Interestingly, whilst the predicted survival for each HAP stage in this study was similar to that of previously published data [11], wider OS differences were observed in the poor prognostic group according to the ART score (22 and 29 months in our study; 6.6 and 8.1 months in the study by Sieghart et al. [12]). There are several reasons that may account for the survival differences observed. Firstly, our study includes a significantly higher proportion of BCLC-A in both datasets. The ART score was derived from dynamic changes in biochemical and radiological parameters following initial TACE, and patients with <2 TACE within 90 days and those achieving complete response after initial treatment were excluded in the original study. Equally, survival times were calculated from the day of the second TACE, and reassessment of liver function was carried out one day prior to second TACE [12]. The different purpose of our study, however, required a standardized comparison in homogenous populations unselected for clinico-pathologic features other than BCLC stage. This is a key point in the prognostic evaluation of the ART score, whose prognostic ability has been questioned in a previous analysis published by Kudo et al. which included patients from the same cohort included in this study [14]. The different selection criteria used for the two studies, however, are important in explaining the difference in our results. In the analysis by Kudo and in a subsequent, more comprehensive evaluation of the ART score in a cohort of 988 patients [25], only 12% of the patients underwent ≥2 TACE sessions within 90 days. In these patients the ART score failed to predict prognosis.

In our study, we obtained repeat blood tests and concurrent imaging reassessment 6-8 weeks after initial TACE, when patients presented for consideration of retreatment, a setting that – we believe – replicates a more appropriate time point for the clinical application of the ART score, rather than a pre-planned second TACE [12]. We also did not apply the 90-days interval criteria, considering the prognostic performance of the score in the whole patient population. Whilst the inherent differences in study design may account, in our opinion, for the heterogeneity in survival observed in ART score strata across studies, it should be emphasized that our study better approximates a routine clinical practice scenario where changes in the ART score could prompt changes in the management of unselected patients assessed following initial TACE. Whilst holding the undoubted advantage to be used sequentially to guide retreatment beyond initial TACE [10], based on our data, the ART score calculated after first TACE holds inferior accuracy in predicting short and long term prognosis compared to the HAP score.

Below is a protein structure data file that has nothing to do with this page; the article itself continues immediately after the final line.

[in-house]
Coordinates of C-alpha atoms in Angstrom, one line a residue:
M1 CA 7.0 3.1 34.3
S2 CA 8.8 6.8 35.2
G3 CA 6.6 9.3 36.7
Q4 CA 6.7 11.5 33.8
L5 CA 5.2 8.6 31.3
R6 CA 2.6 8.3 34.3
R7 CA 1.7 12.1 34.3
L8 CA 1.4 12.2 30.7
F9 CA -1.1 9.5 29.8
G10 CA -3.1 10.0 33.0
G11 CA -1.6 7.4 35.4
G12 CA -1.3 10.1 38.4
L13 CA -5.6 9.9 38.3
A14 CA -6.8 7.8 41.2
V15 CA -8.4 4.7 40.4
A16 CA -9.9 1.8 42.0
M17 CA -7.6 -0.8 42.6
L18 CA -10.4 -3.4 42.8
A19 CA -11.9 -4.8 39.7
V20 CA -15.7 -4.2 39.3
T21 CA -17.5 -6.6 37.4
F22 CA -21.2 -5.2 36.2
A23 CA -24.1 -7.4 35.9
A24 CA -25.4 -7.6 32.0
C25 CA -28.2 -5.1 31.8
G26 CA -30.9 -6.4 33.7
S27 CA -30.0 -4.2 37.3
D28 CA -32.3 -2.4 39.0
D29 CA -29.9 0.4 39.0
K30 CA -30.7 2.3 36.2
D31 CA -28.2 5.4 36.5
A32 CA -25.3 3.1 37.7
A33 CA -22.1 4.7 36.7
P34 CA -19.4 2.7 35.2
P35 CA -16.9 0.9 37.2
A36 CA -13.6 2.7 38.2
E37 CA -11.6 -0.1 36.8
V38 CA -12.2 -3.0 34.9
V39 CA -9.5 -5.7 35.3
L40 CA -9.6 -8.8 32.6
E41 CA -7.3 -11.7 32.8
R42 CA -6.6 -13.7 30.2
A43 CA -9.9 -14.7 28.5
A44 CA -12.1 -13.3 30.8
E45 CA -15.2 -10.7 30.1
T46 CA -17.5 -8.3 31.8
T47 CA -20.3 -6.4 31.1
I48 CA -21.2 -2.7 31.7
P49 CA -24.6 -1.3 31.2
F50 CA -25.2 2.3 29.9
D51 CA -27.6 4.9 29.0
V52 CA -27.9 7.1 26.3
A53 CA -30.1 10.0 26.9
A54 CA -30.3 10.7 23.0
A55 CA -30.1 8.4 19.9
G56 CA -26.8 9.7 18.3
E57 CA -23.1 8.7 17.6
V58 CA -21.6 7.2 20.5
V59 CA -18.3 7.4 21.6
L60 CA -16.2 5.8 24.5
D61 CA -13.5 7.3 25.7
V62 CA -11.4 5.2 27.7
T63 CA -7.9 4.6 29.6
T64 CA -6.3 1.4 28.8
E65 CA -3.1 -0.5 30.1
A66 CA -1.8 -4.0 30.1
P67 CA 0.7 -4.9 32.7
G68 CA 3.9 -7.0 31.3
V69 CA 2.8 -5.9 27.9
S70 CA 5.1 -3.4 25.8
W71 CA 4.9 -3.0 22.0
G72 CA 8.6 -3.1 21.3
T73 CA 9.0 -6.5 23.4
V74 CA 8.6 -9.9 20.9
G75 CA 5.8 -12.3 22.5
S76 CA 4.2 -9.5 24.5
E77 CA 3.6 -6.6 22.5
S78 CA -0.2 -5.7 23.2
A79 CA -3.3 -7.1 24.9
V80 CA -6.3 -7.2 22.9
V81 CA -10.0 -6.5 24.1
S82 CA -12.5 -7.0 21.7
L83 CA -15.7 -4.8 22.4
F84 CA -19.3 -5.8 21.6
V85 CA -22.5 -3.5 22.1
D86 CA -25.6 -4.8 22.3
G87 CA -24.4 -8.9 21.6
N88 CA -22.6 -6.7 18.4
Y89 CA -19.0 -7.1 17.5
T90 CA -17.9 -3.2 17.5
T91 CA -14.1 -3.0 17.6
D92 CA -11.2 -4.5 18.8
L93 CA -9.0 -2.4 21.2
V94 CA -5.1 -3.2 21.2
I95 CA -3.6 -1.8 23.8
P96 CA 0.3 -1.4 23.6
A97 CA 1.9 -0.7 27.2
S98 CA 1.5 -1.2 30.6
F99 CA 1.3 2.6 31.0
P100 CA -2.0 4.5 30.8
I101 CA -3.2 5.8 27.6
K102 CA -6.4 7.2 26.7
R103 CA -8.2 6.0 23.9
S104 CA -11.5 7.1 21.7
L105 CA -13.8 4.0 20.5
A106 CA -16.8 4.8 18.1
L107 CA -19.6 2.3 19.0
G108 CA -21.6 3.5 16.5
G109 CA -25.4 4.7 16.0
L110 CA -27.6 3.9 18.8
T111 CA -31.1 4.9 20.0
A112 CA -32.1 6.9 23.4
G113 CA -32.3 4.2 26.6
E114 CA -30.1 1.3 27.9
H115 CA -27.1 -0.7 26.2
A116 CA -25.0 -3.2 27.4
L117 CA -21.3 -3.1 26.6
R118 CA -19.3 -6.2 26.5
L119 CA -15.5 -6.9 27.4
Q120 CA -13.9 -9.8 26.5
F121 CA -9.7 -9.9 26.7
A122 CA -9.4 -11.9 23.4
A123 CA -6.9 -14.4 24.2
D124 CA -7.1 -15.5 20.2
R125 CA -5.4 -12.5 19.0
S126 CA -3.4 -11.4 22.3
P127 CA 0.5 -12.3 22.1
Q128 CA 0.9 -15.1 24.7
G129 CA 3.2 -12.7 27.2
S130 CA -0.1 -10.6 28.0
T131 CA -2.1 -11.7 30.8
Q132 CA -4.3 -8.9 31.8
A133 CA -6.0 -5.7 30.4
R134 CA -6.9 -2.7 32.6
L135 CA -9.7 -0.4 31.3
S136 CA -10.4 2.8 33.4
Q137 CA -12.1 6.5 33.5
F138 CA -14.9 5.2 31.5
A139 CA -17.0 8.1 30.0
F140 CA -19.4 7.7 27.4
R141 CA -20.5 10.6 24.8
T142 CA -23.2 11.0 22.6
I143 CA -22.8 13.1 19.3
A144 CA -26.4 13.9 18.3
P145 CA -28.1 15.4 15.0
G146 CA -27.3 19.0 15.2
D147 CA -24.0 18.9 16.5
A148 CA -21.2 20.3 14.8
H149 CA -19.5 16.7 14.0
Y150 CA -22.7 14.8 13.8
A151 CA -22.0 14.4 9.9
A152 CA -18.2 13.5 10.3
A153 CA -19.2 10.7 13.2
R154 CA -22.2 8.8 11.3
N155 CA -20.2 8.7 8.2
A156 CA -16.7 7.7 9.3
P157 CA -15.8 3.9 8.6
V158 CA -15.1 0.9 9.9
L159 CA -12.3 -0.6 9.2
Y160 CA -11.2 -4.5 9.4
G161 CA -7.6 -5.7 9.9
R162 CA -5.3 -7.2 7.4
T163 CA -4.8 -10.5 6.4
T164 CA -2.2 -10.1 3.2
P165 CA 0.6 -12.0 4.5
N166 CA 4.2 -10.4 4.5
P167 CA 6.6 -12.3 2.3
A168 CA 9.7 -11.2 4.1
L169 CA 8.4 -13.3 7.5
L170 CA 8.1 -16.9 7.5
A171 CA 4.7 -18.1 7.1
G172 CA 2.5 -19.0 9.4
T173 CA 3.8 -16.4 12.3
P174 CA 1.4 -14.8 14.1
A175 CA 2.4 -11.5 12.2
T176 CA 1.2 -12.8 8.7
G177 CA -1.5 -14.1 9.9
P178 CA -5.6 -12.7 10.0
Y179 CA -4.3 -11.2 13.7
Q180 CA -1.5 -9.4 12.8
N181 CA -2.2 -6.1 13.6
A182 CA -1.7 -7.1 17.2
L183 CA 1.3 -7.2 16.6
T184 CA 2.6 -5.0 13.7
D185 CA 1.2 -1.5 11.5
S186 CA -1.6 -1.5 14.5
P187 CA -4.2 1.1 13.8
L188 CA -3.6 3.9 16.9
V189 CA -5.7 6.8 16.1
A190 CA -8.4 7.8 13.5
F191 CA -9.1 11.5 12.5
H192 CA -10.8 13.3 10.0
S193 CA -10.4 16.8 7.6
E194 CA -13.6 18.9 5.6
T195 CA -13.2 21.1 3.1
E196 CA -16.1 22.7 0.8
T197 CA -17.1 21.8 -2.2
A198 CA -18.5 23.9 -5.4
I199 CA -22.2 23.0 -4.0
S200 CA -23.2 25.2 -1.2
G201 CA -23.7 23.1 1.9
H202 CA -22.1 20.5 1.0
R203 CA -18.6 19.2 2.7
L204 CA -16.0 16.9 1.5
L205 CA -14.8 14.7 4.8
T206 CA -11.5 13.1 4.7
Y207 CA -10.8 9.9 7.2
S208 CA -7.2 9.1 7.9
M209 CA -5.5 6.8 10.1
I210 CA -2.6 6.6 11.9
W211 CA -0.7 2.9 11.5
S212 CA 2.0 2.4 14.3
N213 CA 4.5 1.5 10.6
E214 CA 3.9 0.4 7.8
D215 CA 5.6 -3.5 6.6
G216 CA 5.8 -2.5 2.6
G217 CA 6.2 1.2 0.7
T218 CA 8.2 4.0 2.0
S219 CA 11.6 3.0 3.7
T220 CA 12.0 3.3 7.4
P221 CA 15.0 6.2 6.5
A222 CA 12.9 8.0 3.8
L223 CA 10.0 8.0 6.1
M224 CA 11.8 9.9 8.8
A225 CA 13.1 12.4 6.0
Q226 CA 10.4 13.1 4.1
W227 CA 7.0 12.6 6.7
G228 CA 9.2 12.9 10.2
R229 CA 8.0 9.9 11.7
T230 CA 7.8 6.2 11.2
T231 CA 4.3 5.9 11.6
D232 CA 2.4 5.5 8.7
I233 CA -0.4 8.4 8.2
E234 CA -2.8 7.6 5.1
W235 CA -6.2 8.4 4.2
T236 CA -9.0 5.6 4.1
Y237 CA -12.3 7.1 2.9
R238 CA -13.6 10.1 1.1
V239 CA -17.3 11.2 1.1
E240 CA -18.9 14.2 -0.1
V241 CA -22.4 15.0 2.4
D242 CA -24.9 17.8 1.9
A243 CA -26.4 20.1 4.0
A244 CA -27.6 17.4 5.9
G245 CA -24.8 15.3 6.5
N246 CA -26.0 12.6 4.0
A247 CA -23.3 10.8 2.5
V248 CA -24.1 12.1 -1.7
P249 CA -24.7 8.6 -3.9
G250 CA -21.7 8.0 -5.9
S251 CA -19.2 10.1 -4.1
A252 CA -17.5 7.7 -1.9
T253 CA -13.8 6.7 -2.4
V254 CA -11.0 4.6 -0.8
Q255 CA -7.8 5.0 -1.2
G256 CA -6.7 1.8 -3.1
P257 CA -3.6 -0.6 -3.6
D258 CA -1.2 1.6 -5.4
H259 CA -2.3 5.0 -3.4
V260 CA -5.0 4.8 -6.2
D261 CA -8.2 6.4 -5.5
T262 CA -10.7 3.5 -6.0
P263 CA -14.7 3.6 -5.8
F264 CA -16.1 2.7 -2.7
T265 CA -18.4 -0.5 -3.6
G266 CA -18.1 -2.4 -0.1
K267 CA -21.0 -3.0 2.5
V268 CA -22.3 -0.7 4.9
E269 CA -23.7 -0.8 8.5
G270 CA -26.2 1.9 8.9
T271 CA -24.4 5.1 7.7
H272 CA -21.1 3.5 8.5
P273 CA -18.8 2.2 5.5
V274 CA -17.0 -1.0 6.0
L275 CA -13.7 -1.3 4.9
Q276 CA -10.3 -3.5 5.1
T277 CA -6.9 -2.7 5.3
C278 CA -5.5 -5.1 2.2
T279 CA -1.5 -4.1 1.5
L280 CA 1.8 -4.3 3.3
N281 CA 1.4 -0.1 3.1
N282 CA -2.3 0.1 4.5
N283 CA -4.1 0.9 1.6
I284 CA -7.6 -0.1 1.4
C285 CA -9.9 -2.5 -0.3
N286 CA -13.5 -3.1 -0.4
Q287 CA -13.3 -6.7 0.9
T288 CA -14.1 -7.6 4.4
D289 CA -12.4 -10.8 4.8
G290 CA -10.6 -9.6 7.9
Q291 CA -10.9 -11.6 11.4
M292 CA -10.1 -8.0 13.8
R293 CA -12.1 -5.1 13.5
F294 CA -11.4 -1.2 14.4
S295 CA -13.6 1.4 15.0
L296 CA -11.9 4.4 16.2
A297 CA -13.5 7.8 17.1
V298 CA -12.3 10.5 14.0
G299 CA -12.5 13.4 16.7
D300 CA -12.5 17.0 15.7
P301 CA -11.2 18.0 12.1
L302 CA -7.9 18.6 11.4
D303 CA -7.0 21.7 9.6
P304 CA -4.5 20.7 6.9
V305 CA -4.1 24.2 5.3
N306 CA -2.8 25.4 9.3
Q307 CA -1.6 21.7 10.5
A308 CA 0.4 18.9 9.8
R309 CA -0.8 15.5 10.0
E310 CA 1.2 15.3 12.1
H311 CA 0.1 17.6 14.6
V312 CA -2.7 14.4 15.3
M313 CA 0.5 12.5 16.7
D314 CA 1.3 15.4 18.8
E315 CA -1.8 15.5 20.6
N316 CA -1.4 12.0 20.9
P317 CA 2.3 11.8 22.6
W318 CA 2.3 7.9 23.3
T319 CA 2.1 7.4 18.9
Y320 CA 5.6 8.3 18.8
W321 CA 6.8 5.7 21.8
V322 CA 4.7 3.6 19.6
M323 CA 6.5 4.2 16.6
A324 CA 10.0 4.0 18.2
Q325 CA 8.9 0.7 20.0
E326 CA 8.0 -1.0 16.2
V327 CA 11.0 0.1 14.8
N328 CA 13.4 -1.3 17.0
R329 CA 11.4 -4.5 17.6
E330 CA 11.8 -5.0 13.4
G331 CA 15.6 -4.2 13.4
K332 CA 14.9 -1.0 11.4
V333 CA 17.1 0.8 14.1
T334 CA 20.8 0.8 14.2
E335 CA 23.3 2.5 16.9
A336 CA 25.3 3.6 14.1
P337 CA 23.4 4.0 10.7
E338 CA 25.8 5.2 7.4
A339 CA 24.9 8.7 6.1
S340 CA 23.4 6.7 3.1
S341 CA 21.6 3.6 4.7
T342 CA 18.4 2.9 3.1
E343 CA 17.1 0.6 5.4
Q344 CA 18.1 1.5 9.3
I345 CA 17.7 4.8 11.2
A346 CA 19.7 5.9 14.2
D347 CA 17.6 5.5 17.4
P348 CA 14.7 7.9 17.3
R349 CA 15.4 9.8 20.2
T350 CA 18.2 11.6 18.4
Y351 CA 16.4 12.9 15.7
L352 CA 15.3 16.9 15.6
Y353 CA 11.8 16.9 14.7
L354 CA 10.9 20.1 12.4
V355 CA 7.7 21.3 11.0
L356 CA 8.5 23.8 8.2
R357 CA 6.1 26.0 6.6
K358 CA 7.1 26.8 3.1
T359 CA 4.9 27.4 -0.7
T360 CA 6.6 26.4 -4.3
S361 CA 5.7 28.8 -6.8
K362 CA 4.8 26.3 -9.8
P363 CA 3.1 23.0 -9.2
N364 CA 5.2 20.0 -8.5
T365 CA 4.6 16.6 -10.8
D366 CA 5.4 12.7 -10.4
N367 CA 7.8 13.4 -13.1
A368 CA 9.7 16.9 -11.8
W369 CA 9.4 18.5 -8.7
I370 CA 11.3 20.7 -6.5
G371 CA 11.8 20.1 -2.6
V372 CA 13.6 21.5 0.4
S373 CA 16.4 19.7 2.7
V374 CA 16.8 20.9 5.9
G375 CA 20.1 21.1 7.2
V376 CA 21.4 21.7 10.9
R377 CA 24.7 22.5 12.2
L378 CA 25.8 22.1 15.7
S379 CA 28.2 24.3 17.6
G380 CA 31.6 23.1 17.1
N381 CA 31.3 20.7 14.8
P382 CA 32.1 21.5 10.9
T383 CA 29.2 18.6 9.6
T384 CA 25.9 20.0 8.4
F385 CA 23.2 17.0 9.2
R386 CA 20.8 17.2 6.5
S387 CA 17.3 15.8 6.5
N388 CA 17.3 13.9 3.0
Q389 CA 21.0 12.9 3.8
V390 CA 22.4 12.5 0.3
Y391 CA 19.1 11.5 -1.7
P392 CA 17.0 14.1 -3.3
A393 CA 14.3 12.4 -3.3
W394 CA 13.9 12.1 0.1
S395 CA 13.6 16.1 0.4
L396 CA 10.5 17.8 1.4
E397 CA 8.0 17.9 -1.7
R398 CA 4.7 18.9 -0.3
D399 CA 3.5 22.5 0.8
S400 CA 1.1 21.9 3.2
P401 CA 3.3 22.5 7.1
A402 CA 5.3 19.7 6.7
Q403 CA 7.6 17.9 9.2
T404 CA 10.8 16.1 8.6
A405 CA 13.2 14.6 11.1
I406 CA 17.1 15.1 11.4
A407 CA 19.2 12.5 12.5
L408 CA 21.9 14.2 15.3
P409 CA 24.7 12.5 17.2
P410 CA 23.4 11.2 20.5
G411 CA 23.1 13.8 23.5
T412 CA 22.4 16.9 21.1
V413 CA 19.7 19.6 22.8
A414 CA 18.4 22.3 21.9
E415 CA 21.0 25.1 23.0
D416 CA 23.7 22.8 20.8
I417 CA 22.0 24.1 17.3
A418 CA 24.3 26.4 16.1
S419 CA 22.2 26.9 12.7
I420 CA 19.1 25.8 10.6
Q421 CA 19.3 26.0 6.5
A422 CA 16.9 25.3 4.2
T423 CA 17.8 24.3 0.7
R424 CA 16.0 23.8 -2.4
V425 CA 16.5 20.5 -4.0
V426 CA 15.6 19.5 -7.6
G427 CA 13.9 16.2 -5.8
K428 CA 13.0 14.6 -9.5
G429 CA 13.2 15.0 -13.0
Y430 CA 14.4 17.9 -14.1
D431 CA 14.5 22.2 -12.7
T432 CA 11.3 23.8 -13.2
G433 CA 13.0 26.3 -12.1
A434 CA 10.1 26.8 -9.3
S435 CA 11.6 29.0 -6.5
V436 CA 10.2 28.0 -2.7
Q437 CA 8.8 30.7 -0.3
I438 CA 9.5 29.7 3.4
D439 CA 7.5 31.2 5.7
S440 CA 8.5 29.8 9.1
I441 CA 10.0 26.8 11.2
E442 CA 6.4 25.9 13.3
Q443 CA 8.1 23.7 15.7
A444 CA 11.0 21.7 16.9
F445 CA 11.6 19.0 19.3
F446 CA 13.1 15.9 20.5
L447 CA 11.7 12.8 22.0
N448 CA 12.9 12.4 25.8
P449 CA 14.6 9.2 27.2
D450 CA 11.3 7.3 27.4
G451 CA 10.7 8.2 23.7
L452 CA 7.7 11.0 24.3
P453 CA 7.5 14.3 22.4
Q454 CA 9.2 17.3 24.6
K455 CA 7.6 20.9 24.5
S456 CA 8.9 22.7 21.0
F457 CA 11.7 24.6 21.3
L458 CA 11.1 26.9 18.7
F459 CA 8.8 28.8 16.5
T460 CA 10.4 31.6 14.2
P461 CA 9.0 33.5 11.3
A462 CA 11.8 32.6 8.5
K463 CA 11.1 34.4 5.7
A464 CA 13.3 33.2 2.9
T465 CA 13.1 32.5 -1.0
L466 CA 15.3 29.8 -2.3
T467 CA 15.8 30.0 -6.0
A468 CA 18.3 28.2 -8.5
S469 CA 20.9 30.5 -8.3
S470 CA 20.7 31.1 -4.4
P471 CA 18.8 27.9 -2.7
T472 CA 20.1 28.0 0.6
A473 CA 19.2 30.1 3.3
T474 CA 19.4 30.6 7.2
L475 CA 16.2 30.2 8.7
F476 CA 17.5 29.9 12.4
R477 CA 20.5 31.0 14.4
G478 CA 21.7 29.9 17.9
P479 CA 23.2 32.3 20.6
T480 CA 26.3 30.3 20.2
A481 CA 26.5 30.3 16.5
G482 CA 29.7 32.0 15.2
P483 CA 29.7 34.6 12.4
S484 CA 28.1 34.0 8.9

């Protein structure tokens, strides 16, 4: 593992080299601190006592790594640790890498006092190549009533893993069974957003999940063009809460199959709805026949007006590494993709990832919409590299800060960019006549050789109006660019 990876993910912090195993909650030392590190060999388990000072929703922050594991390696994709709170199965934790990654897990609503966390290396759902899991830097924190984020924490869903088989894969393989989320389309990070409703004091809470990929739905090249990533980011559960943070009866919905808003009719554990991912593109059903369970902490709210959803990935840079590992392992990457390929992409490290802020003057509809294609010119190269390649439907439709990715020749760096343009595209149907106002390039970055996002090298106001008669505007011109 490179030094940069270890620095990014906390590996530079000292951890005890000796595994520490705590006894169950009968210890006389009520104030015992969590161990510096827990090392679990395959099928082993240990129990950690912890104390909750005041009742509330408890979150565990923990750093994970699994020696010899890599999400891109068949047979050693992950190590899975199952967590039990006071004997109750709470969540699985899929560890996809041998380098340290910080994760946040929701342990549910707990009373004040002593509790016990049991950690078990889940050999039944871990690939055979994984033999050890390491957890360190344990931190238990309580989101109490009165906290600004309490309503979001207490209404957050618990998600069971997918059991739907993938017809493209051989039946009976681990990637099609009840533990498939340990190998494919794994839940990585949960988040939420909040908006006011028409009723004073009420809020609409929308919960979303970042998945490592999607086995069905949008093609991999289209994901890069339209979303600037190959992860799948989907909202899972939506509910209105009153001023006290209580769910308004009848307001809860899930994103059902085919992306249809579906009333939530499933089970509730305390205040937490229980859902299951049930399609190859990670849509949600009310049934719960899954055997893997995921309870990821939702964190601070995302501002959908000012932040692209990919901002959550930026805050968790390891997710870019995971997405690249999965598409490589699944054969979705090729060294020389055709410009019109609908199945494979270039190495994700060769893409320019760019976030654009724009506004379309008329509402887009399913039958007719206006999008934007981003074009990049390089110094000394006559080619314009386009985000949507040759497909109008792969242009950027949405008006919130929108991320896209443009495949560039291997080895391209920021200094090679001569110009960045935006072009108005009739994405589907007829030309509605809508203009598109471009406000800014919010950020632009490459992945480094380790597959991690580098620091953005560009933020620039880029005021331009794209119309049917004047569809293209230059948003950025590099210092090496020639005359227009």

However, given that both scores maintained a strong and independent prognostic value in our study, we were interested in testing their integrated effect in predicting OS in a large pooled cohort of 746 cases satisfying intermediate stage criteria. As shown in Supplementary Table 3, whilst the addition of the ART score is minimally or not significant at the extreme stages of the HAP prognostic algorithm, we surprisingly demonstrate the highest levels significance in the integration of the ART score in patients who belong to HAP stages B and C, suggesting that the dynamic changes in liver function and radiologic progression which compose the ART score may aid clinicians to reduce disease and treatment-related heterogeneity in survival outcomes, allowing to identify patients who are at higher risk of early mortality.